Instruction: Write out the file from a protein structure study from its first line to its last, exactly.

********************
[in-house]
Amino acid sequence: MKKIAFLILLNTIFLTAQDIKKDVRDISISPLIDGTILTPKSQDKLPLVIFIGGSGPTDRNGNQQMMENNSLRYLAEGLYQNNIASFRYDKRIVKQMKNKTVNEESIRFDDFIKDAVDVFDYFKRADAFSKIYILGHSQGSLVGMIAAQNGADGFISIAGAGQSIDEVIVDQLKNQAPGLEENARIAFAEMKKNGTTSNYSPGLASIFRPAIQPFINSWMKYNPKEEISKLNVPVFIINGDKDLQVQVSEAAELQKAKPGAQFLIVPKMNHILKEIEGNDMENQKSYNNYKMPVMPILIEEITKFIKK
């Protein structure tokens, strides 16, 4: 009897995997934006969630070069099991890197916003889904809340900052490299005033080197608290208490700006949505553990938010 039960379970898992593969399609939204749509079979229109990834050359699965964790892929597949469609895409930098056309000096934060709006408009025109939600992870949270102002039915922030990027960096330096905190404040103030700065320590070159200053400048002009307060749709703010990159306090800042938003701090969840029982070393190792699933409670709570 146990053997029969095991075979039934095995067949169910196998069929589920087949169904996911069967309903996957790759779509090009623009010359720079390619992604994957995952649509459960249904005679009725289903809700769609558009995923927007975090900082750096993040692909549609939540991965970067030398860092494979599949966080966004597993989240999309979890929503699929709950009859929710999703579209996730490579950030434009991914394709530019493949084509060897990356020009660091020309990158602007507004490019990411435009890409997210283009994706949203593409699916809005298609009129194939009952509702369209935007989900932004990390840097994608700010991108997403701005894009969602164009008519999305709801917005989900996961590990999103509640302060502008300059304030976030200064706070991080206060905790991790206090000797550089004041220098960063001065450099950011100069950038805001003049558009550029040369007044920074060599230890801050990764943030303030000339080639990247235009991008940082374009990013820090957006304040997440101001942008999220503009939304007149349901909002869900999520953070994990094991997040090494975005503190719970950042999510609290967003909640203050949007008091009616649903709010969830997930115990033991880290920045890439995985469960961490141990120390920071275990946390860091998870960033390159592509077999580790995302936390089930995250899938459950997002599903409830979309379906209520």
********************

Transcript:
[in-house]
Amino acid sequence: MKKIAFLILLNTIFLTAQDIKKDVRDISISPLIDGTILTPKSQDKLPLVIFIGGSGPTDRNGNQQMMENNSLRYLAEGLYQNNIASFRYDKRIVKQMKNKTVNEESIRFDDFIKDAVDVFDYFKRADAFSKIYILGHSQGSLVGMIAAQNGADGFISIAGAGQSIDEVIVDQLKNQAPGLEENARIAFAEMKKNGTTSNYSPGLASIFRPAIQPFINSWMKYNPKEEISKLNVPVFIINGDKDLQVQVSEAAELQKAKPGAQFLIVPKMNHILKEIEGNDMENQKSYNNYKMPVMPILIEEITKFIKK
């Protein structure tokens, strides 16, 4: 009897995997934006969630070069099991890197916003889904809340900052490299005033080197608290208490700006949505553990938010 039960379970898992593969399609939204749509079979229109990834050359699965964790892929597949469609895409930098056309000096934060709006408009025109939600992870949270102002039915922030990027960096330096905190404040103030700065320590070159200053400048002009307060749709703010990159306090800042938003701090969840029982070393190792699933409670709570 146990053997029969095991075979039934095995067949169910196998069929589920087949169904996911069967309903996957790759779509090009623009010359720079390619992604994957995952649509459960249904005679009725289903809700769609558009995923927007975090900082750096993040692909549609939540991965970067030398860092494979599949966080966004597993989240999309979890929503699929709950009859929710999703579209996730490579950030434009991914394709530019493949084509060897990356020009660091020309990158602007507004490019990411435009890409997210283009994706949203593409699916809005298609009129194939009952509702369209935007989900932004990390840097994608700010991108997403701005894009969602164009008519999305709801917005989900996961590990999103509640302060502008300059304030976030200064706070991080206060905790991790206090000797550089004041220098960063001065450099950011100069950038805001003049558009550029040369007044920074060599230890801050990764943030303030000339080639990247235009991008940082374009990013820090957006304040997440101001942008999220503009939304007149349901909002869900999520953070994990094991997040090494975005503190719970950042999510609290967003909640203050949007008091009616649903709010969830997930115990033991880290920045890439995985469960961490141990120390920071275990946390860091998870960033390159592509077999580790995302936390089930995250899938459950997002599903409830979309379906209520």